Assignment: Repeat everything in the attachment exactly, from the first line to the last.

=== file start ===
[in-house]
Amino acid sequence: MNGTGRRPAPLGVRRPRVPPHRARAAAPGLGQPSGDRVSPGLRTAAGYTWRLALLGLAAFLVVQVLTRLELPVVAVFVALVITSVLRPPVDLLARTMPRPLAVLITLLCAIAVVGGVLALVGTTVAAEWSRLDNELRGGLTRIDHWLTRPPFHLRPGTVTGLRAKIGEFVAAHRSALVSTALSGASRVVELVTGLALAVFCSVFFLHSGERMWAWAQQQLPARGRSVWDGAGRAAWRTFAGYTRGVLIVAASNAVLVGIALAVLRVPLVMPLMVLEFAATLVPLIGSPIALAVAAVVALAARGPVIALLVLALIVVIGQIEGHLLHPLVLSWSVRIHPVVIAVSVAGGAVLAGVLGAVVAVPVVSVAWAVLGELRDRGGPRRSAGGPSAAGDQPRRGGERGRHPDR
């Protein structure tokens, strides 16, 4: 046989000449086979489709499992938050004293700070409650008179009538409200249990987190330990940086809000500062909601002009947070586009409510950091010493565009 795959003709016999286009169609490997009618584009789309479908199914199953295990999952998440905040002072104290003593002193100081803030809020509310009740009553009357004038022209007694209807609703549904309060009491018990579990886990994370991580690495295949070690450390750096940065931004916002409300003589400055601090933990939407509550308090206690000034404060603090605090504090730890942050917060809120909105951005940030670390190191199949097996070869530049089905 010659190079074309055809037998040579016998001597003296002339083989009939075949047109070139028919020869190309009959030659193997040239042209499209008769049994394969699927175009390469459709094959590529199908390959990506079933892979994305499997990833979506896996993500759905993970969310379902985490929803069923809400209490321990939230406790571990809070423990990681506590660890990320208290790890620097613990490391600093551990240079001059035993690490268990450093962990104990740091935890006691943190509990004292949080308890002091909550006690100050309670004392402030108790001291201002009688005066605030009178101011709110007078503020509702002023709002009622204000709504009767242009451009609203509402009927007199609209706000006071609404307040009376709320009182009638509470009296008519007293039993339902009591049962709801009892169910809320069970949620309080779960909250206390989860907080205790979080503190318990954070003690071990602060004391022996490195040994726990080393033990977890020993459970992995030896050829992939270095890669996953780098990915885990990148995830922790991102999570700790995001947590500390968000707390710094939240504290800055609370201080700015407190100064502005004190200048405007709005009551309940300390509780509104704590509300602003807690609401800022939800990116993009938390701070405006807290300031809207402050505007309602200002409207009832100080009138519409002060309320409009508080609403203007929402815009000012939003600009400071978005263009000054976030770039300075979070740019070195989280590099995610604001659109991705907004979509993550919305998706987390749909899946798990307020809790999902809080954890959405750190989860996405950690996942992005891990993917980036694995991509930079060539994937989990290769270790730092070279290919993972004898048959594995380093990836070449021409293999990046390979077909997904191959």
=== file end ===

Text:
[in-house]
Amino acid sequence: MNGTGRRPAPLGVRRPRVPPHRARAAAPGLGQPSGDRVSPGLRTAAGYTWRLALLGLAAFLVVQVLTRLELPVVAVFVALVITSVLRPPVDLLARTMPRPLAVLITLLCAIAVVGGVLALVGTTVAAEWSRLDNELRGGLTRIDHWLTRPPFHLRPGTVTGLRAKIGEFVAAHRSALVSTALSGASRVVELVTGLALAVFCSVFFLHSGERMWAWAQQQLPARGRSVWDGAGRAAWRTFAGYTRGVLIVAASNAVLVGIALAVLRVPLVMPLMVLEFAATLVPLIGSPIALAVAAVVALAARGPVIALLVLALIVVIGQIEGHLLHPLVLSWSVRIHPVVIAVSVAGGAVLAGVLGAVVAVPVVSVAWAVLGELRDRGGPRRSAGGPSAAGDQPRRGGERGRHPDR
């Protein structure tokens, strides 16, 4: 046989000449086979489709499992938050004293700070409650008179009538409200249990987190330990940086809000500062909601002009947070586009409510950091010493565009 795959003709016999286009169609490997009618584009789309479908199914199953295990999952998440905040002072104290003593002193100081803030809020509310009740009553009357004038022209007694209807609703549904309060009491018990579990886990994370991580690495295949070690450390750096940065931004916002409300003589400055601090933990939407509550308090206690000034404060603090605090504090730890942050917060809120909105951005940030670390190191199949097996070869530049089905 010659190079074309055809037998040579016998001597003296002339083989009939075949047109070139028919020869190309009959030659193997040239042209499209008769049994394969699927175009390469459709094959590529199908390959990506079933892979994305499997990833979506896996993500759905993970969310379902985490929803069923809400209490321990939230406790571990809070423990990681506590660890990320208290790890620097613990490391600093551990240079001059035993690490268990450093962990104990740091935890006691943190509990004292949080308890002091909550006690100050309670004392402030108790001291201002009688005066605030009178101011709110007078503020509702002023709002009622204000709504009767242009451009609203509402009927007199609209706000006071609404307040009376709320009182009638509470009296008519007293039993339902009591049962709801009892169910809320069970949620309080779960909250206390989860907080205790979080503190318990954070003690071990602060004391022996490195040994726990080393033990977890020993459970992995030896050829992939270095890669996953780098990915885990990148995830922790991102999570700790995001947590500390968000707390710094939240504290800055609370201080700015407190100064502005004190200048405007709005009551309940300390509780509104704590509300602003807690609401800022939800990116993009938390701070405006807290300031809207402050505007309602200002409207009832100080009138519409002060309320409009508080609403203007929402815009000012939003600009400071978005263009000054976030770039300075979070740019070195989280590099995610604001659109991705907004979509993550919305998706987390749909899946798990307020809790999902809080954890959405750190989860996405950690996942992005891990993917980036694995991509930079060539994937989990290769270790730092070279290919993972004898048959594995380093990836070449021409293999990046390979077909997904191959």